At a Tuesday meeting of the International Freedom to Publish
Committee (a publishing industry group dedicated to free expression) in New
York, Maureen Aung-Thwin handed out pages from Flower News, a Rangoon-based newspaper that had been marked up
by Burmese government censors. Burma is the world’s second most censored
country, according to a 2006 CPJ report. But
you don’t have to read Burmese to understand what’s going on here. The red
marks speak for themselves. Aung-Thwin is the director of the Burma project at the Open
Society Institute and one of the world’s leading experts on that country.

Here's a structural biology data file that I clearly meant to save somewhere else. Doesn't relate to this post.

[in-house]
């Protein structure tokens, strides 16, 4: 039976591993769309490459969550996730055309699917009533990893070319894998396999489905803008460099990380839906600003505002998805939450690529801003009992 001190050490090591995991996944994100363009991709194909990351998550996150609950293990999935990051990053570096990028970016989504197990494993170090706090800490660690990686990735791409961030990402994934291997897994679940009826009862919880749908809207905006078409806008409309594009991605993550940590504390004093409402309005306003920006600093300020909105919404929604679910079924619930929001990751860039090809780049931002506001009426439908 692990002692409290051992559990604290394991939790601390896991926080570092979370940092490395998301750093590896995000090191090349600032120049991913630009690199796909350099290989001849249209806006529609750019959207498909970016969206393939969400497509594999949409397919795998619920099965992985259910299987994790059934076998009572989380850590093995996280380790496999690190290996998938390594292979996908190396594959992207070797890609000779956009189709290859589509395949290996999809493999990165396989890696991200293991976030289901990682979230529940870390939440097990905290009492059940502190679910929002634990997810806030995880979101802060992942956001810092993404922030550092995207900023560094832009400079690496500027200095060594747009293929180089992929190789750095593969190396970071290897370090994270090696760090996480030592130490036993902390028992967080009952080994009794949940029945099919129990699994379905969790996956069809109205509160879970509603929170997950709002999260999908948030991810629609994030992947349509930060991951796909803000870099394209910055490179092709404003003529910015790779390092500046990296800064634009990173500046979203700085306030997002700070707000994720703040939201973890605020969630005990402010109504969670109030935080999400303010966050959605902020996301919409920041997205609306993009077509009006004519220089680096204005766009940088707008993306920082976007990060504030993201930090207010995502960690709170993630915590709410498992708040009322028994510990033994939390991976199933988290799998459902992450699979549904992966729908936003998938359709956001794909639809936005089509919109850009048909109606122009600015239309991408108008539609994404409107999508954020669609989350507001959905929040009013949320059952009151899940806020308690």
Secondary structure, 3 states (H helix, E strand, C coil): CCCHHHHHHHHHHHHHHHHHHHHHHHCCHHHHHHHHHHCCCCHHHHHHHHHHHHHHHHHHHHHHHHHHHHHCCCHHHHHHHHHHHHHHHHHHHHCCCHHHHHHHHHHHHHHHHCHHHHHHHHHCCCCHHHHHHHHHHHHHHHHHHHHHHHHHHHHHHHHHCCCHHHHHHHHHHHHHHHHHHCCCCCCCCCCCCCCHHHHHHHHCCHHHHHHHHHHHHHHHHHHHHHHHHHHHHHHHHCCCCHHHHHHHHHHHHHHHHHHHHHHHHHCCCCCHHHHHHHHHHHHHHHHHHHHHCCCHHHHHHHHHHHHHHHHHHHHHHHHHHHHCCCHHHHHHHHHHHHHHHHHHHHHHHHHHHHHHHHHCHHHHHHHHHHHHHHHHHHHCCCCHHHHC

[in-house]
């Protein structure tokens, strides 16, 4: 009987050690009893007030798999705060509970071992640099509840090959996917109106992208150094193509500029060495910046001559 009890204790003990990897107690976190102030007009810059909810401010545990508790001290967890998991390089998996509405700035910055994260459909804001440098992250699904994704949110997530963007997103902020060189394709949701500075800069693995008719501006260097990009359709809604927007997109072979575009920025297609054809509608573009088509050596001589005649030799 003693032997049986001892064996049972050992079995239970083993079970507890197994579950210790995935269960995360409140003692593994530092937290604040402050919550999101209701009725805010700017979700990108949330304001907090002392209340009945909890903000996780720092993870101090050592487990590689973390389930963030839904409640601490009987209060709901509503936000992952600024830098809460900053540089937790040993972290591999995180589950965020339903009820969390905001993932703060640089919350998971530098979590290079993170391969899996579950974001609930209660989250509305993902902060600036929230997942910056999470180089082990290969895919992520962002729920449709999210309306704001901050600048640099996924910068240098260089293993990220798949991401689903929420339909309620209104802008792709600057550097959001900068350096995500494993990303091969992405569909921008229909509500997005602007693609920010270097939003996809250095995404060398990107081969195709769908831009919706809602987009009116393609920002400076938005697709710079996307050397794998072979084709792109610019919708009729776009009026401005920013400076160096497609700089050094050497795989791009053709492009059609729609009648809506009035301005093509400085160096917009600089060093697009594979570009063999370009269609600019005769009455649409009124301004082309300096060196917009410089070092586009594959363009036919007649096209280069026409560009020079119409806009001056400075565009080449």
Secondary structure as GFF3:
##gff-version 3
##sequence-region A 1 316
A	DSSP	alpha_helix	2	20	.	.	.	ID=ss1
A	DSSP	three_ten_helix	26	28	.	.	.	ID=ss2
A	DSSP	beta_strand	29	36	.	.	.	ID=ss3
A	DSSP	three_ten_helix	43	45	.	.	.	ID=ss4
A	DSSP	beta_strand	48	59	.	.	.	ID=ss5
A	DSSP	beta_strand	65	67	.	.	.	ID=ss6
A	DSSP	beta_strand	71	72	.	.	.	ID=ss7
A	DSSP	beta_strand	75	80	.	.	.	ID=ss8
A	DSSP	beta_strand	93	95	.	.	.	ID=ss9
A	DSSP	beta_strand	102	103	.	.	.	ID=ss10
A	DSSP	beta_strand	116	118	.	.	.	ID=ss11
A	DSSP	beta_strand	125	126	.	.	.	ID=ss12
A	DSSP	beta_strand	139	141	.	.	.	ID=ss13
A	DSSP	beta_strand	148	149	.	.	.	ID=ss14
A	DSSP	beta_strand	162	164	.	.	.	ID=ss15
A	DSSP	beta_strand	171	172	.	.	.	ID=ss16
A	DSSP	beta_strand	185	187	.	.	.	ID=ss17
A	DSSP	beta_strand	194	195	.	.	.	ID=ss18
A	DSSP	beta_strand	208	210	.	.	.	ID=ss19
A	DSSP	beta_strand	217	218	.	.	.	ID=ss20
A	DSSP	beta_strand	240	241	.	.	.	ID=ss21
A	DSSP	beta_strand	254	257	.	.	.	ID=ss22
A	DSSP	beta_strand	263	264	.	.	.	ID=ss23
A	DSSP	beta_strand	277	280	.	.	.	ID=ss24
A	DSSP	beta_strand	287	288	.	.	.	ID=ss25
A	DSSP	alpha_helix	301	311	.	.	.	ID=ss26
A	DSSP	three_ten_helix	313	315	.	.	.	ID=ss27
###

Joel Simon is the executive director of the Committee to Protect Journalists. He has written widely on media issues, contributing to Slate, Columbia Journalism Review, The New York Review of Books, World Policy Journal, Asahi Shimbun, and The Times of India. He has led numerous international missions to advance press freedom. His book, The New Censorship: Inside the Global Battle for Media Freedom, was published in November 2014. Follow him on Twitter @Joelcpj. His public GPG encryption key can be found here.
Myanmar: One year under Suu Kyi, press freedom lags behind democratic progress
June 5, 2017 11:11 AM ET
When Nobel Peace Prize laureate Aung San Suu Kyi and her long-persecuted National League for Democracy party won elected office in November 2015, bringing an end to nearly five decades of authoritarian military rule, many local journalists saw the democratic result as a de facto win for press freedom....